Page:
It tickles me that I will be able to tell my grandchildren that i fought the Germans for their benefit. Of course, I don’t plan to have any children so quite how i tell their children anything is something i haven’t worked out yet. And quite what the benefit to them of me having taken part in a 1000 person foodfight is also unclear at this stage.
It is an annual event that sets the good people of Friedrichshain against the evil of Kreuzberg. Fought on the Oberbaumbr¸ke that (regrettably) connects the two district, and marks the former division between east and west. A division that still exists in the mental attitudes that sets the hard working (or often not) folk of F’hain against the decadence of X-berg.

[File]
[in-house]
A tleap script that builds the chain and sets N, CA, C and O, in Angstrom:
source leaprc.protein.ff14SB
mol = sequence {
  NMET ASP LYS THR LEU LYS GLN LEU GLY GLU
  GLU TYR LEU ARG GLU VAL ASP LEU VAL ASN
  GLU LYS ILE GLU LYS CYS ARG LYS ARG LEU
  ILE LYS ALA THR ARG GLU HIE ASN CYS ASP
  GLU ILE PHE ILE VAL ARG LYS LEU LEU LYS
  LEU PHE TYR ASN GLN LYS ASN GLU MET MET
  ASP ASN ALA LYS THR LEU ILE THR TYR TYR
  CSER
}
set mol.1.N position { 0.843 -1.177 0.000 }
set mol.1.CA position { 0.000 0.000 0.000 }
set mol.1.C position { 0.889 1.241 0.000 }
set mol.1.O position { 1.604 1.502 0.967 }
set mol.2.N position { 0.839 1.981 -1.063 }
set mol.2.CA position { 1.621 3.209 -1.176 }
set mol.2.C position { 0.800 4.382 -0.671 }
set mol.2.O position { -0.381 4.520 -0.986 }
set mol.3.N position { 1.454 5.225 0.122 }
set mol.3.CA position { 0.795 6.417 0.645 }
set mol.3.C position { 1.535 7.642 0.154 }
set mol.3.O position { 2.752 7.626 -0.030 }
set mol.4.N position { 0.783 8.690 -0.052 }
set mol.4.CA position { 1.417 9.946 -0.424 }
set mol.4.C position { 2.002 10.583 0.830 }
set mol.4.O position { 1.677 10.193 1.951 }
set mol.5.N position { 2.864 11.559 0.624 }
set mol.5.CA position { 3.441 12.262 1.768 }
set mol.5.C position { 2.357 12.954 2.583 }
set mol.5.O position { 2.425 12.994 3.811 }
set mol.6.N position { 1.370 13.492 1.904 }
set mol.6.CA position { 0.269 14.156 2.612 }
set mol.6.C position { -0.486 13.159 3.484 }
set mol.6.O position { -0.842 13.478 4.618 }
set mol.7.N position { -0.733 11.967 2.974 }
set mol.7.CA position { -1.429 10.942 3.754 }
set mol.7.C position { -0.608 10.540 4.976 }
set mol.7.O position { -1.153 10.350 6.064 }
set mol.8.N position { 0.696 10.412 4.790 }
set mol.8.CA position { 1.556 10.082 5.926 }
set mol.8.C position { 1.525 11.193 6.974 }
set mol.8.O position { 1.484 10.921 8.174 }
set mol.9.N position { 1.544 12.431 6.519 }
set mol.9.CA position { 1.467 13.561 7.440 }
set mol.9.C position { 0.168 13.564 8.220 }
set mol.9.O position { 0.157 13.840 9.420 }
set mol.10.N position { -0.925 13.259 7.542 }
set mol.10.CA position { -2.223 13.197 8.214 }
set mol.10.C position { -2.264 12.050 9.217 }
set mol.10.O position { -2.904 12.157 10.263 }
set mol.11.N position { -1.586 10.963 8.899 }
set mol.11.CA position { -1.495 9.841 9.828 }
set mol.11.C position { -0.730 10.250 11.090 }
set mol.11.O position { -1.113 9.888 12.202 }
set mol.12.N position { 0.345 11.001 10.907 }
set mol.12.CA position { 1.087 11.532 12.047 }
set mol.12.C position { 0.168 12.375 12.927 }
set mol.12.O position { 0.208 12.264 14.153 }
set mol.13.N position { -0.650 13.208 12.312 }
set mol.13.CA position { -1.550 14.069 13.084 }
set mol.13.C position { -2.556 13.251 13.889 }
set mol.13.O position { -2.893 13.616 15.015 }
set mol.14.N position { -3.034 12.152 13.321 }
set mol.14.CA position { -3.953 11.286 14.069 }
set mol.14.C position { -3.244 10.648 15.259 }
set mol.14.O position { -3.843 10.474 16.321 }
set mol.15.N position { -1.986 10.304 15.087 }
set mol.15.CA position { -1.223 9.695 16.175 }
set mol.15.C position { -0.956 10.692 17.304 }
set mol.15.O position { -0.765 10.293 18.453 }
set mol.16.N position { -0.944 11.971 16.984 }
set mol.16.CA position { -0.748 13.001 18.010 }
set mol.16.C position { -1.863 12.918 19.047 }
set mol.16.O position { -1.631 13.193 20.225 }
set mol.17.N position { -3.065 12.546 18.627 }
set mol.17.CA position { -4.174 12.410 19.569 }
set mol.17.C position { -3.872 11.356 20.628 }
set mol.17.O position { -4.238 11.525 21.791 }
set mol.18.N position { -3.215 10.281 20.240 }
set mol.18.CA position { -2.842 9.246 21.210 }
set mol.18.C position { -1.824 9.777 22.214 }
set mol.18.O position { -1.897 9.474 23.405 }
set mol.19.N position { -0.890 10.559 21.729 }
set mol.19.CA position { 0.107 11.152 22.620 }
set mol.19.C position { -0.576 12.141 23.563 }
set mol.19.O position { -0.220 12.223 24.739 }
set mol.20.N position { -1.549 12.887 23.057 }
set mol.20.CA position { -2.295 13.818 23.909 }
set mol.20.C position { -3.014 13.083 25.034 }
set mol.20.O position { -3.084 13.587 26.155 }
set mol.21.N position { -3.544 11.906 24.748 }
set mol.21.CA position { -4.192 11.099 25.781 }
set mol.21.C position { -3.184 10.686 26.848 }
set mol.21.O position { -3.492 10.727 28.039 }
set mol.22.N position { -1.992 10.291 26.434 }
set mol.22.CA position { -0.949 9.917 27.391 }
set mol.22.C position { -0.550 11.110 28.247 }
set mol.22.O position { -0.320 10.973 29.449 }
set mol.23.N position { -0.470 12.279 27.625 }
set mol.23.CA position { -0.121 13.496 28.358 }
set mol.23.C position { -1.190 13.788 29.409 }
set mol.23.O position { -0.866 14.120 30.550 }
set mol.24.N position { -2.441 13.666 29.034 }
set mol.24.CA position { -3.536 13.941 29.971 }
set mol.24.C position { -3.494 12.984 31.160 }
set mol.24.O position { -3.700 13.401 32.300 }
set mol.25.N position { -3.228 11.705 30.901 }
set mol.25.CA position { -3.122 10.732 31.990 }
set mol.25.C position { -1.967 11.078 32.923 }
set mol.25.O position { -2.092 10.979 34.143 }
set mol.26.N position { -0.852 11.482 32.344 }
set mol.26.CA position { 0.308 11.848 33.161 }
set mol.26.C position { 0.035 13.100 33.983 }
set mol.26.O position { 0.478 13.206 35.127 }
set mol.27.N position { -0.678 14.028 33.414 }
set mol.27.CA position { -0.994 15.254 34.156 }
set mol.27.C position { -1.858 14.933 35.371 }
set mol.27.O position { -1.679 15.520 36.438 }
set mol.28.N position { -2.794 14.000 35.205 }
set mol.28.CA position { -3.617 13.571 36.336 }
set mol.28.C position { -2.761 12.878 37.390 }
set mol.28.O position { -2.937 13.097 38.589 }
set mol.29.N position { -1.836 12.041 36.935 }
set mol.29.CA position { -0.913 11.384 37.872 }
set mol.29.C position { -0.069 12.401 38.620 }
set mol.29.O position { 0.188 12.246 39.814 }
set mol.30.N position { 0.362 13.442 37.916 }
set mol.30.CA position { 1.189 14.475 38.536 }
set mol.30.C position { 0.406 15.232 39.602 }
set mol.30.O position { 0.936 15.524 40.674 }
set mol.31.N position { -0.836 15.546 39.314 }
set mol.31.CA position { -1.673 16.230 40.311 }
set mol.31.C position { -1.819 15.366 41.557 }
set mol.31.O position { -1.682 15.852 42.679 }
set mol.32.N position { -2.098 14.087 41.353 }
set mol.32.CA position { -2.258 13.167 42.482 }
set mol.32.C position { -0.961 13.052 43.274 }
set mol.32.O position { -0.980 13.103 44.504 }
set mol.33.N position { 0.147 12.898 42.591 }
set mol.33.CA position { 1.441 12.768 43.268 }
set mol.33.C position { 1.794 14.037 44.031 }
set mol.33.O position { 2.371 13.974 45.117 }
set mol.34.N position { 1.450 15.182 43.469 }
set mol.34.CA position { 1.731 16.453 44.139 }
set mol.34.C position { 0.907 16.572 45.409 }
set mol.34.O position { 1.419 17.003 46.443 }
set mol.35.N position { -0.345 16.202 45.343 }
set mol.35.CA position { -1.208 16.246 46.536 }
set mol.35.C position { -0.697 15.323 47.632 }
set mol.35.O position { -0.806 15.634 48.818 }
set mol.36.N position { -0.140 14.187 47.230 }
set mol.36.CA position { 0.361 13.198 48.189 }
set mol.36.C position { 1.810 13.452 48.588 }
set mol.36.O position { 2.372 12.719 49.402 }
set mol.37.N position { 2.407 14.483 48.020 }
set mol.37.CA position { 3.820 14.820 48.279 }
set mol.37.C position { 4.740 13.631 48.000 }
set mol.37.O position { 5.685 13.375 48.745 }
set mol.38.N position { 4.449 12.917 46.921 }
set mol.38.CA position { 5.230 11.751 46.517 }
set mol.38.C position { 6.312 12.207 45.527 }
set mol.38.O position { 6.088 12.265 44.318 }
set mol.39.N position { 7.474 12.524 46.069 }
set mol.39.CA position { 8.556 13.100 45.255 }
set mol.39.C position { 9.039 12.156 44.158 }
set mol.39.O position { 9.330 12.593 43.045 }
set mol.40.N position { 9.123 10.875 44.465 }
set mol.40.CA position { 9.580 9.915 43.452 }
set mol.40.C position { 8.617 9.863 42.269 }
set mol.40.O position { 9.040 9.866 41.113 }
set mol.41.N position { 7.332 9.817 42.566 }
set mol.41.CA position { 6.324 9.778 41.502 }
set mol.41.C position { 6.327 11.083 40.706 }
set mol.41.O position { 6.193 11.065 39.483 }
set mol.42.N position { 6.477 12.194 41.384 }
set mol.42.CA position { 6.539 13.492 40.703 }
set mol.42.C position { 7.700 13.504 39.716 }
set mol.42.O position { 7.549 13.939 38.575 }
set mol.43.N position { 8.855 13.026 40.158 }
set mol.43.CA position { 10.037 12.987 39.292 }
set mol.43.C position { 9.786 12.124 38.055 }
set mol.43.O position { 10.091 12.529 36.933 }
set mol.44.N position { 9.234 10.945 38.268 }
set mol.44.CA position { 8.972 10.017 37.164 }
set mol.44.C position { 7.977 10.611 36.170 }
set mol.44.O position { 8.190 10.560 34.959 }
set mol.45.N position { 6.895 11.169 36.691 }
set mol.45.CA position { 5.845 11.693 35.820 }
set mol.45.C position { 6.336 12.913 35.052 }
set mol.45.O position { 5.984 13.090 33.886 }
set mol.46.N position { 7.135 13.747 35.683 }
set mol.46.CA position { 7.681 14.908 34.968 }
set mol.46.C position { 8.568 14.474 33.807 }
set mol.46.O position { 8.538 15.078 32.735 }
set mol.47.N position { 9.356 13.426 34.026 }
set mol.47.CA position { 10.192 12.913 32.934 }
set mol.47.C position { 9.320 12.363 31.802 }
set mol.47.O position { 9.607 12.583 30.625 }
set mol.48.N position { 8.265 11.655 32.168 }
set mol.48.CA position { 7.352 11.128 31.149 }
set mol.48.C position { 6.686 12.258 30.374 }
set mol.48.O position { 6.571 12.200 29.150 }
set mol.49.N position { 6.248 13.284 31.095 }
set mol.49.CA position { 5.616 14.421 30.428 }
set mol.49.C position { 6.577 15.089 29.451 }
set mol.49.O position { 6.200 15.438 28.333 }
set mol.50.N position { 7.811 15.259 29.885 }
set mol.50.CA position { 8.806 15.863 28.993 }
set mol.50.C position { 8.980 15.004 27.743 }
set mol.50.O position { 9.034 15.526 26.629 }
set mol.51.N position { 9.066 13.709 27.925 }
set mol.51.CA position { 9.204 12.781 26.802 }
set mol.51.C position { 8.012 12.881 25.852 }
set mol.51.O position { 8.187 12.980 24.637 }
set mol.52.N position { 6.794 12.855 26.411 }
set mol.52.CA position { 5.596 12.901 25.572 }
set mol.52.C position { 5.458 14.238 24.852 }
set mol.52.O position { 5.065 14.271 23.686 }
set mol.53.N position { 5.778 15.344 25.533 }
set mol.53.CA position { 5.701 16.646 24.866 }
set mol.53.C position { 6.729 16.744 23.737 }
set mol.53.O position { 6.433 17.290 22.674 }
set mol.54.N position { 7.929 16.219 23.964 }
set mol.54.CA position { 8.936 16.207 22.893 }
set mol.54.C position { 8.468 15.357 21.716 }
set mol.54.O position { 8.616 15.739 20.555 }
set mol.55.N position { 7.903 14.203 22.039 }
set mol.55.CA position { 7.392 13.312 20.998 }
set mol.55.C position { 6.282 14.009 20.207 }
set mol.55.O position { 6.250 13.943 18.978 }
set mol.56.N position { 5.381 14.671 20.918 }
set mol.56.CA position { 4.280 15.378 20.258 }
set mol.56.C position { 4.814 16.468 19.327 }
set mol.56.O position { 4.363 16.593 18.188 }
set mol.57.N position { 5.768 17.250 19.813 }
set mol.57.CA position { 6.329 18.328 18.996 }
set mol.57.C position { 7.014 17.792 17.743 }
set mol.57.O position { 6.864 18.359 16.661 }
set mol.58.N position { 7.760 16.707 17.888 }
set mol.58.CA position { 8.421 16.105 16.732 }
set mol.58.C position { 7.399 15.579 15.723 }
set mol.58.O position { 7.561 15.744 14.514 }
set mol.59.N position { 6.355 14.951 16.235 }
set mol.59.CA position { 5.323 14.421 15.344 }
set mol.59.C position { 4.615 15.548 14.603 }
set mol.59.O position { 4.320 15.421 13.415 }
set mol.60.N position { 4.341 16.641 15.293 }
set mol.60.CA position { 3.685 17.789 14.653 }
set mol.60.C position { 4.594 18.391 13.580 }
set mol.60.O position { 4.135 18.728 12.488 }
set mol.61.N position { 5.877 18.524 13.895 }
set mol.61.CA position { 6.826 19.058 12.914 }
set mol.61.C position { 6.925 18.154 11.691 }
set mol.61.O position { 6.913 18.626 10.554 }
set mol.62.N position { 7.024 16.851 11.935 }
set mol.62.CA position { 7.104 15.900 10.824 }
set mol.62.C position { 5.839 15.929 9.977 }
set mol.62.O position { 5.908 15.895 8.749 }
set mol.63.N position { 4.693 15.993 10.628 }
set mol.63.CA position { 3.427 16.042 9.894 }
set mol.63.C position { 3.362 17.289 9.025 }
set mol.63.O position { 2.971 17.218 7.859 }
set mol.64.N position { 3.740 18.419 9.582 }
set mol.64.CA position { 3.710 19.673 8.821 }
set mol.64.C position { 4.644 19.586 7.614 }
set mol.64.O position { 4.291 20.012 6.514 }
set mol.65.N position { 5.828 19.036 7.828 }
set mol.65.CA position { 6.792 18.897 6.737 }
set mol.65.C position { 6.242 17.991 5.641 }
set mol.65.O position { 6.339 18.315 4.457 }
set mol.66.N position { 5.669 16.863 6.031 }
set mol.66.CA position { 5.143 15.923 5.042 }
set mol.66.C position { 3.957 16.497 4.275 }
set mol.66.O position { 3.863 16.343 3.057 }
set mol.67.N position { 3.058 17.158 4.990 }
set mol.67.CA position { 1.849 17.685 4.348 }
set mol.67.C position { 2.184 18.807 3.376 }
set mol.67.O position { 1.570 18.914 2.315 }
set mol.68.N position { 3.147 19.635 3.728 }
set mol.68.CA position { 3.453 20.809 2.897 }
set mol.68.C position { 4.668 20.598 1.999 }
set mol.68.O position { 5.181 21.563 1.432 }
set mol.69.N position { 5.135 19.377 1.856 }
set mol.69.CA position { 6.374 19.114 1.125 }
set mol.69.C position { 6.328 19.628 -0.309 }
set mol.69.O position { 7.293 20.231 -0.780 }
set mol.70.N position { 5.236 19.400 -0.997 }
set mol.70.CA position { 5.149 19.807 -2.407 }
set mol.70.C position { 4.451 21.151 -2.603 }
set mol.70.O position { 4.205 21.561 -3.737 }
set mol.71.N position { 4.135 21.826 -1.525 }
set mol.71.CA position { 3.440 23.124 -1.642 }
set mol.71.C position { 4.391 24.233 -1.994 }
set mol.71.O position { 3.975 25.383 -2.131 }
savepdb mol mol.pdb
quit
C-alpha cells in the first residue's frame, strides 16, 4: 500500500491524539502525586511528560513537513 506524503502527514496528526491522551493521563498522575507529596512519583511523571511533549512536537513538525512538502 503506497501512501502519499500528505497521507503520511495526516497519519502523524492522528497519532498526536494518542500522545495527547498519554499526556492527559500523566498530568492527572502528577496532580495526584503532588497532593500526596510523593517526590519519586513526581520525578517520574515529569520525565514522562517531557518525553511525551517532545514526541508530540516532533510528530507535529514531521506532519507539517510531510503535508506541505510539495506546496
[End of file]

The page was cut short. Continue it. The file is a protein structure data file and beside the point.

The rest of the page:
Here is a list of everything I remember throwing.
Bits of Melon
Some slimey green fibrous gunk
A Soggy sponge
A Matress – more pushed than thrown
I also hit a lot of people with a foam baton.
I only brought eggs, tomato and a few pretzels (perhaps the least effective projectile in the fight but all i had with me) everything else was scavenged and recycled. But you know what they say.
“Keiner ist gemeiner als der Friedrichshainer!”
The matress actually became a politcal football. It’s progress marked the frontline of hostilities and thanks to the rallying organisation of the Wasser Armee Friedrichshain, it progressed steadily west.
From the outset, the result was never in doubt but fair play to the resistance of some 36-ers, it was well over an hour before the matress lodged against the police bus at Schlesische Tor. And once again Friedrichshain secured a famous victory
Oh and please don’t tell anyone I am living in Prenzlauer Berg.